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Saturday, September 21, 2019  Spokane, Washington  Est. May 19, 1883
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‘Shooter bulls’ profitable at Idaho elk ranches


A captive bull elk watches intruders from a field at the Rose Lake Elk Ranch last fall near Rose Lake. Gary Queen, the manager of the farm, has said captive elk are regularly tested for disease.  
 (File Associated Press / The Spokesman-Review)
A captive bull elk watches intruders from a field at the Rose Lake Elk Ranch last fall near Rose Lake. Gary Queen, the manager of the farm, has said captive elk are regularly tested for disease. (File Associated Press / The Spokesman-Review)

HUNTING – Idaho game ranches are cashing in on the bull market among hunters across the country.

While the meat and potatoes of these ranches is providing elk steaks to restaurants and consumers and antlers to the shed markets, the gravy is selling canned hunts in the fenced private lands.

Driggs-area rancher Kent Bagley and his sons Greg and Stephen derive almost a third of their income from agricultural tourism, and their farm-raised elk are the main attraction, according to a story moved by the Associated Press

The Bagleys bought their first 15 elk in the late 1990s, seeking to diversify their beef and dairy business. They’ve since given up the dairy, focusing on elk and beef cows.

As with the dairy market, elk prices have ebbed and flowed – and while values of most farm commodities have declined lately, Stephen said elk meat, antlers and bulls raised for penned hunting operations have all risen.

Through www.elkadventures.com, their ranch offers overnight trips and day rides, which make stops by the elk pastures, and they take the public on paid bus tours of their elk operation. They also have a gift shop and rent cabins.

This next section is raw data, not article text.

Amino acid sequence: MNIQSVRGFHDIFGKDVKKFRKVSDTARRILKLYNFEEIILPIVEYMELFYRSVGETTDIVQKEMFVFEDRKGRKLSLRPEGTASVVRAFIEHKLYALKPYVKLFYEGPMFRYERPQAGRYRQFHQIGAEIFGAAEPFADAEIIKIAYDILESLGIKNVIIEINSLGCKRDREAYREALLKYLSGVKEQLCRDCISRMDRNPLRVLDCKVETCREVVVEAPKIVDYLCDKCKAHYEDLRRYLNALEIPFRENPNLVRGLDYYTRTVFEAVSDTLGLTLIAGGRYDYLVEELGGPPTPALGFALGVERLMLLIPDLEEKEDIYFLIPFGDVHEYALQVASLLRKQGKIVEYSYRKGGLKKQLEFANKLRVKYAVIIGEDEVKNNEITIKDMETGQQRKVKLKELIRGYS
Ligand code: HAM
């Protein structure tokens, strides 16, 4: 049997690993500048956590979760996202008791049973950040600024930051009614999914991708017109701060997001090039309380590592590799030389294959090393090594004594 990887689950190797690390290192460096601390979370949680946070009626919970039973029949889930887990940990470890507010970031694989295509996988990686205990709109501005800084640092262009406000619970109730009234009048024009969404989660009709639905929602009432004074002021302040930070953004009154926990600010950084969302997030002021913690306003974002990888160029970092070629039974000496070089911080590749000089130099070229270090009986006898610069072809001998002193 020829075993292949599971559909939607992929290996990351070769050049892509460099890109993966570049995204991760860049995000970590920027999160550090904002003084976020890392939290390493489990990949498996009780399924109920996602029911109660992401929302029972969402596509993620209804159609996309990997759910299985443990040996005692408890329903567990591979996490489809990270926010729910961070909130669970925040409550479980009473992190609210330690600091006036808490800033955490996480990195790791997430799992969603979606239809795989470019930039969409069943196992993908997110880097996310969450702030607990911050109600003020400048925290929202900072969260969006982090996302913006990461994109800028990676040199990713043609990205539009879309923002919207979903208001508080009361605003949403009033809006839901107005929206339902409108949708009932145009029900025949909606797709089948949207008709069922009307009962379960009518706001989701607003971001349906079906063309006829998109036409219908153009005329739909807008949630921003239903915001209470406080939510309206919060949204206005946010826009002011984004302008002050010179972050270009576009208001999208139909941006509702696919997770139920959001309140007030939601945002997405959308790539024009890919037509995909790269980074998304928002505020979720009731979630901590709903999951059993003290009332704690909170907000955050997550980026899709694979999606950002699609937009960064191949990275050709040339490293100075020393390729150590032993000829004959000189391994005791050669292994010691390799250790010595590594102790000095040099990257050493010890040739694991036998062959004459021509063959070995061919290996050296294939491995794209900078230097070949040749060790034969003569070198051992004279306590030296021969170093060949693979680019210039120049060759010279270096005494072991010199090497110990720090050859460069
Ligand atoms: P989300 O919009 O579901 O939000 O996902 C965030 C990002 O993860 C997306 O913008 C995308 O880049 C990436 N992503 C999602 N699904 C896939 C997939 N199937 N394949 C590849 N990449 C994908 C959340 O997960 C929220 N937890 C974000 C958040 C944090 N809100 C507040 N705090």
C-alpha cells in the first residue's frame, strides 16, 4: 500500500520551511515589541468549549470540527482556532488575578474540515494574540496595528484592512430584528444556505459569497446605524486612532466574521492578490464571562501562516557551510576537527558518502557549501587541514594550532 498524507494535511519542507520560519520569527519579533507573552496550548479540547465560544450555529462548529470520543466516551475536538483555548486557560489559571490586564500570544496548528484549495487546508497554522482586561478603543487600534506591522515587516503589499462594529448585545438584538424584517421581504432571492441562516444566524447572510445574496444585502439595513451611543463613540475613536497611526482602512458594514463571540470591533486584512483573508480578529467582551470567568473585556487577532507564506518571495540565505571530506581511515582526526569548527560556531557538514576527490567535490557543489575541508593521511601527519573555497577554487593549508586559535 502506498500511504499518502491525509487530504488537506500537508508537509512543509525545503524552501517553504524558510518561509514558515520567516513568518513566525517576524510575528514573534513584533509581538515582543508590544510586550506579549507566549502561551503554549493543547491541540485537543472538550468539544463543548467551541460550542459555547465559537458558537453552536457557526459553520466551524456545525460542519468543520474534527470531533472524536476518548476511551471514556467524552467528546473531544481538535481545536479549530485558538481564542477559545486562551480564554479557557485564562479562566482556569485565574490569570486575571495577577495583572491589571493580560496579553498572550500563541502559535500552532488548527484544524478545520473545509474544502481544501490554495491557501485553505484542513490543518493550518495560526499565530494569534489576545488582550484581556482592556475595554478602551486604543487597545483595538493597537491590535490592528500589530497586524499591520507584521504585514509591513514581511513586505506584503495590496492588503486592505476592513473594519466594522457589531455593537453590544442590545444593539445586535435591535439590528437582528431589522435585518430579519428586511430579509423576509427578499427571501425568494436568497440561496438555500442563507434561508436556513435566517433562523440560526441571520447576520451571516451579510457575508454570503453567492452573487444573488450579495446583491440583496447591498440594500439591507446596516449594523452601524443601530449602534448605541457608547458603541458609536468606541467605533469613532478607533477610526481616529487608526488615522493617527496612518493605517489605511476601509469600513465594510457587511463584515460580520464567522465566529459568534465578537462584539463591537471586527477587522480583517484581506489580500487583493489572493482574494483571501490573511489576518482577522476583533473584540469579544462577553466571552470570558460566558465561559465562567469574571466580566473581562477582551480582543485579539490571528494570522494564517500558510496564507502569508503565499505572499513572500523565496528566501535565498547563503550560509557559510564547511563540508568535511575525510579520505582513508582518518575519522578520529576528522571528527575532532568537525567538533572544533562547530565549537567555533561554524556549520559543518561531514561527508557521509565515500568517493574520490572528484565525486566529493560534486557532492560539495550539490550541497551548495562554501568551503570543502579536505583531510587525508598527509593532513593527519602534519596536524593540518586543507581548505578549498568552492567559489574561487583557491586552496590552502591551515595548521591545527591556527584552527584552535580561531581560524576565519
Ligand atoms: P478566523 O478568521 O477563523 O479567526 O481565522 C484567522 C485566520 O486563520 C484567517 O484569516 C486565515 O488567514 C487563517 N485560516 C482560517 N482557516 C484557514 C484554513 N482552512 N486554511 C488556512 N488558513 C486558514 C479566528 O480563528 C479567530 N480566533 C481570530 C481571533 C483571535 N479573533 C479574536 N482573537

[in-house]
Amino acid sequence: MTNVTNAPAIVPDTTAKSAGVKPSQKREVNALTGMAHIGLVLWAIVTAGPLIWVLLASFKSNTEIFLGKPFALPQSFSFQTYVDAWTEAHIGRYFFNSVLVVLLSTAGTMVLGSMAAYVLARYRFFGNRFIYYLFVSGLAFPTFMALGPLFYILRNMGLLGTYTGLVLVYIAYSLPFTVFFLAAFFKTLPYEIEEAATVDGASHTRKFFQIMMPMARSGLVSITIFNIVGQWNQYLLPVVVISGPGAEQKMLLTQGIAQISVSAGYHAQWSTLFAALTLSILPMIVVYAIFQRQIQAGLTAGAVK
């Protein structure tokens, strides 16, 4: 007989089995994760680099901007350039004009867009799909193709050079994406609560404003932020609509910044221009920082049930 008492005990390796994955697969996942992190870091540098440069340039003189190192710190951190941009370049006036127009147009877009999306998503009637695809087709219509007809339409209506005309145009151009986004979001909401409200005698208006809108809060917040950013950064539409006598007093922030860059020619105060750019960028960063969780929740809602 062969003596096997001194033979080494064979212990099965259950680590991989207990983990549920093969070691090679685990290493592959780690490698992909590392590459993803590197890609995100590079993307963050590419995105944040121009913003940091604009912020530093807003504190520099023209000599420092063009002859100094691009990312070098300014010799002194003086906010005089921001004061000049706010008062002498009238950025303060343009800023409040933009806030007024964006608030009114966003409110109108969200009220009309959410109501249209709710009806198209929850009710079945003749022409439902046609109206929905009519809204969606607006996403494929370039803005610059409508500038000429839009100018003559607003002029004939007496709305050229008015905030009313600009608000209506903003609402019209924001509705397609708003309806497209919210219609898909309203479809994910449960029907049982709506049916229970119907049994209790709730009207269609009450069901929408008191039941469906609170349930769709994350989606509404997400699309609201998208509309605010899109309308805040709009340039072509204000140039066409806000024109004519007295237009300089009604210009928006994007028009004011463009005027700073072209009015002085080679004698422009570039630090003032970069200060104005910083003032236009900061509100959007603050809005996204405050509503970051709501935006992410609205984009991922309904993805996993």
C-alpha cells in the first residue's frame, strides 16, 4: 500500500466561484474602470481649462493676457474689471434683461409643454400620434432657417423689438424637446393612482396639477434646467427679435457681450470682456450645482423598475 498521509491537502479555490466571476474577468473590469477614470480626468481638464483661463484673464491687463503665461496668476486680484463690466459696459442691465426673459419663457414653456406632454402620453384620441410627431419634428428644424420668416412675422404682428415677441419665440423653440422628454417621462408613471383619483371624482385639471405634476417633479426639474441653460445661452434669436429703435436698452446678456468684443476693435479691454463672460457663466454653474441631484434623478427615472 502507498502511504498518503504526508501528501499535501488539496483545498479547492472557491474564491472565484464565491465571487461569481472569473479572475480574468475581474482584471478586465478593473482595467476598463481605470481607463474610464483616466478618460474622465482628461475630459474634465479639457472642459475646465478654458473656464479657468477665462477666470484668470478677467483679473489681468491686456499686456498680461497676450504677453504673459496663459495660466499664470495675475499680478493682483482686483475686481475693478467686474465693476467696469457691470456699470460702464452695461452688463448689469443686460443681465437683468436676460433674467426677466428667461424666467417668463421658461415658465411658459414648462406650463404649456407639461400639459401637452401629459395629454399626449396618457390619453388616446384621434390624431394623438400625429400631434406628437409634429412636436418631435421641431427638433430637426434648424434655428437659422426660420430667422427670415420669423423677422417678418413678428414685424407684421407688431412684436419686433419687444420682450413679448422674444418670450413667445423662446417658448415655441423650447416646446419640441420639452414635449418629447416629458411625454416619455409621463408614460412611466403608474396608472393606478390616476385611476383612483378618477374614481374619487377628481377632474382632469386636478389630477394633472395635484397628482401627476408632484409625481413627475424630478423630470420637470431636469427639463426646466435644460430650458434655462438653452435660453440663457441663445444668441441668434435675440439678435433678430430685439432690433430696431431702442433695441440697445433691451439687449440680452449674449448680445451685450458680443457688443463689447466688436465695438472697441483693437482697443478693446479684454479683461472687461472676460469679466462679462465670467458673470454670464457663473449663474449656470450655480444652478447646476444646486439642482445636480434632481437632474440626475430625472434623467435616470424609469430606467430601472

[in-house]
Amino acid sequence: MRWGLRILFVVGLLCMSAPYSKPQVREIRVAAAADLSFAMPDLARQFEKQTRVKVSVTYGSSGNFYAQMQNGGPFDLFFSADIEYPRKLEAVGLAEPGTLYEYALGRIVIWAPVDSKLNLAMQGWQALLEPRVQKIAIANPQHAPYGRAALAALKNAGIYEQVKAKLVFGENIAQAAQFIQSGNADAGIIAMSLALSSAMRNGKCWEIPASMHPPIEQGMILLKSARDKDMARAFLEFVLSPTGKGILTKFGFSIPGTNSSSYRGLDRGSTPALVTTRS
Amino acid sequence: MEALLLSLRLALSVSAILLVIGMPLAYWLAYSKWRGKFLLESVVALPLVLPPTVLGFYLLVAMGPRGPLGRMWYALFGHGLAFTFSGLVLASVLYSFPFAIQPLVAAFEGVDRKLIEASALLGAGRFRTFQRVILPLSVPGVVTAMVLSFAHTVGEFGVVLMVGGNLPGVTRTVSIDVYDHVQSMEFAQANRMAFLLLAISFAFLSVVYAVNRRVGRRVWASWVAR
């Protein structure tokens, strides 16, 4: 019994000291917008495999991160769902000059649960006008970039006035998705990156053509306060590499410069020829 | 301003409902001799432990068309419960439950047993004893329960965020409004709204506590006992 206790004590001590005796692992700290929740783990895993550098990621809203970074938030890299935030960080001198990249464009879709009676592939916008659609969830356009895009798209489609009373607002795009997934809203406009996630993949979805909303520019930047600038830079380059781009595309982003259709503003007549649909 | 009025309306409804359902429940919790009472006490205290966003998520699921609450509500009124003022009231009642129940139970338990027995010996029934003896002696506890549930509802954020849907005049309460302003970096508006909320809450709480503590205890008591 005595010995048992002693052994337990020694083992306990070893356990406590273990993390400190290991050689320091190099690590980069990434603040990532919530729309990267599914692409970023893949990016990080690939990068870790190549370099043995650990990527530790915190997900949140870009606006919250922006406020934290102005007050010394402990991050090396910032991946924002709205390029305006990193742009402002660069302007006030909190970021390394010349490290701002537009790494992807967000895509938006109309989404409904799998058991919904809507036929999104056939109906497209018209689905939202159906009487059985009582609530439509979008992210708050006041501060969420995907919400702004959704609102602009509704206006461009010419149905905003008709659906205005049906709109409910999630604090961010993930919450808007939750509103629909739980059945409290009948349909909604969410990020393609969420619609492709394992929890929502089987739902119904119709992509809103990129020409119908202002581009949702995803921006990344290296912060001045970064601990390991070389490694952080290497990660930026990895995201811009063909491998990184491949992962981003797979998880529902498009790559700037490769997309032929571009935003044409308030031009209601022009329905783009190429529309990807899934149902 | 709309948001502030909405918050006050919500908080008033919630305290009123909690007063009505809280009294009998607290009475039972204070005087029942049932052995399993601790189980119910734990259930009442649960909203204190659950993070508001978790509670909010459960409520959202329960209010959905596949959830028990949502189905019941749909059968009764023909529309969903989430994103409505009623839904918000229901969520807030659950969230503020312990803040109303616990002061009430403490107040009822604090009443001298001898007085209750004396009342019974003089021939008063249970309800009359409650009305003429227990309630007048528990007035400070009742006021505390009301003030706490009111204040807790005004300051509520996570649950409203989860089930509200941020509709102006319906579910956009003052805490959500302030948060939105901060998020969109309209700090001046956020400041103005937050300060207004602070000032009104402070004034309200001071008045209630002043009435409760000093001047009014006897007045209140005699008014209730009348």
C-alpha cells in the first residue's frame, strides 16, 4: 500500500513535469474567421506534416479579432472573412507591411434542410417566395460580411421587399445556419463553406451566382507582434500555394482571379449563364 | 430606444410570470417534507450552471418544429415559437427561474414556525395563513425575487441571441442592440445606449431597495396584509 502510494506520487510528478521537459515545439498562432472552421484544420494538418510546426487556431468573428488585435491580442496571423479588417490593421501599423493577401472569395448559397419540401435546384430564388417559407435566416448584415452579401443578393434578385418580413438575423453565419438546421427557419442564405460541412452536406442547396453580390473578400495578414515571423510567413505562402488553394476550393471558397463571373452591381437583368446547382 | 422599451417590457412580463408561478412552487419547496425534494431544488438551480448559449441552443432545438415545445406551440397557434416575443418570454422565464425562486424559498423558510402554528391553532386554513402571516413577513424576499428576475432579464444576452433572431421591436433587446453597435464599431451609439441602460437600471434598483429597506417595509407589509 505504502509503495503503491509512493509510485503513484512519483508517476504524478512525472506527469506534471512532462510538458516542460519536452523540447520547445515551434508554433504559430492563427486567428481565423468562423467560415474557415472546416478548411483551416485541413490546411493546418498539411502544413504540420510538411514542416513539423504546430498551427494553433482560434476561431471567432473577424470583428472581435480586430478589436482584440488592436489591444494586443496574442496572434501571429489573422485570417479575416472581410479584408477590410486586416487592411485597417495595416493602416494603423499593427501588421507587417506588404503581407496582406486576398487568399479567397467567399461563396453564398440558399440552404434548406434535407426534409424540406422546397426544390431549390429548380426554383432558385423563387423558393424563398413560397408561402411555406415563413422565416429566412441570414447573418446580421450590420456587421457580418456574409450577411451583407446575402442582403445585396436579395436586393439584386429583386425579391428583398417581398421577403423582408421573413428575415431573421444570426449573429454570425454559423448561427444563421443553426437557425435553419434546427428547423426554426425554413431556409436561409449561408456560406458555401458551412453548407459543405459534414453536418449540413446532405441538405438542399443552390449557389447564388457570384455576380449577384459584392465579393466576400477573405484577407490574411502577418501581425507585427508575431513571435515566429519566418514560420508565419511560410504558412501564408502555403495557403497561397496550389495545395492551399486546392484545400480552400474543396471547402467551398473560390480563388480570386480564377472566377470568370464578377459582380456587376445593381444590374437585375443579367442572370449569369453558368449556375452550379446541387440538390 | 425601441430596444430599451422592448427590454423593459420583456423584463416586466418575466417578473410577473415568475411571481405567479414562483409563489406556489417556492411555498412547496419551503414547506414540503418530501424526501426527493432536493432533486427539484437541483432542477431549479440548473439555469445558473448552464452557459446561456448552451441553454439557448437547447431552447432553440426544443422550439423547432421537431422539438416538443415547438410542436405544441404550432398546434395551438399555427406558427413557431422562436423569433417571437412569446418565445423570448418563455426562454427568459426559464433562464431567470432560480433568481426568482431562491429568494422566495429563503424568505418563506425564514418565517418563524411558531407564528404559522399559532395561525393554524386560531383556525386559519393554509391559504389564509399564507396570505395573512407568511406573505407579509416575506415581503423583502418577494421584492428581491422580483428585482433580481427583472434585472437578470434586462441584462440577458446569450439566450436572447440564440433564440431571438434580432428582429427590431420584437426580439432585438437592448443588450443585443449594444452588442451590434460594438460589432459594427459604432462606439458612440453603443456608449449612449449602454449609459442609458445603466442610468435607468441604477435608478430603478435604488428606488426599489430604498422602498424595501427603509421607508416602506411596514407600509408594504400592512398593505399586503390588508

“People love to see those baby elk, and we can get them right up close,” Stephen told the Capital Press, adding his proximity to Jackson Hole, Wyoming, and Yellowstone National Park ensures a steady supply of visitors.

The Bagleys have about 240 elk. They sell dropped antlers for craft-making, dog chews and use as anti-inflammatory supplement in Asian countries. Antlers cut while still in velvet are the most valuable. Elk sold to Idaho’s many penned hunting operations – controversial private operations where hunters are guaranteed success – fetch the best prices, upwards of $6,000 per animal, depending on antler size.

“Definitely the shooter-bull market right now is where the elk market is,” Greg said. “Now I can supply 15 bulls per year, and I have demand for 100 bulls per year.”

Jeff Lerwill, who serves on the Idaho Elk Breeder’s Association, and his wife Alana, operate a fenced hunting preserve in Sugar City, comprising 5 miles of rugged, private terrain where trophies include elk, buffalo and Texas dall sheep. They raise some of their own elk and host about 50 elk hunts during a busy year.

“We’ve been hunting for 10 years,” Alana Lerwill said. “In the beginning, we could buy shooter bulls for $2,000. We’re lucky if we can buy them now for $5,000.”




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Rich Landers
Rich Landers joined The Spokesman-Review in 1977. He is the Outdoors editor for the Sports Department writing and photographing stories about hiking, hunting, fishing, boating, conservation, nature and wildlife and related topics.

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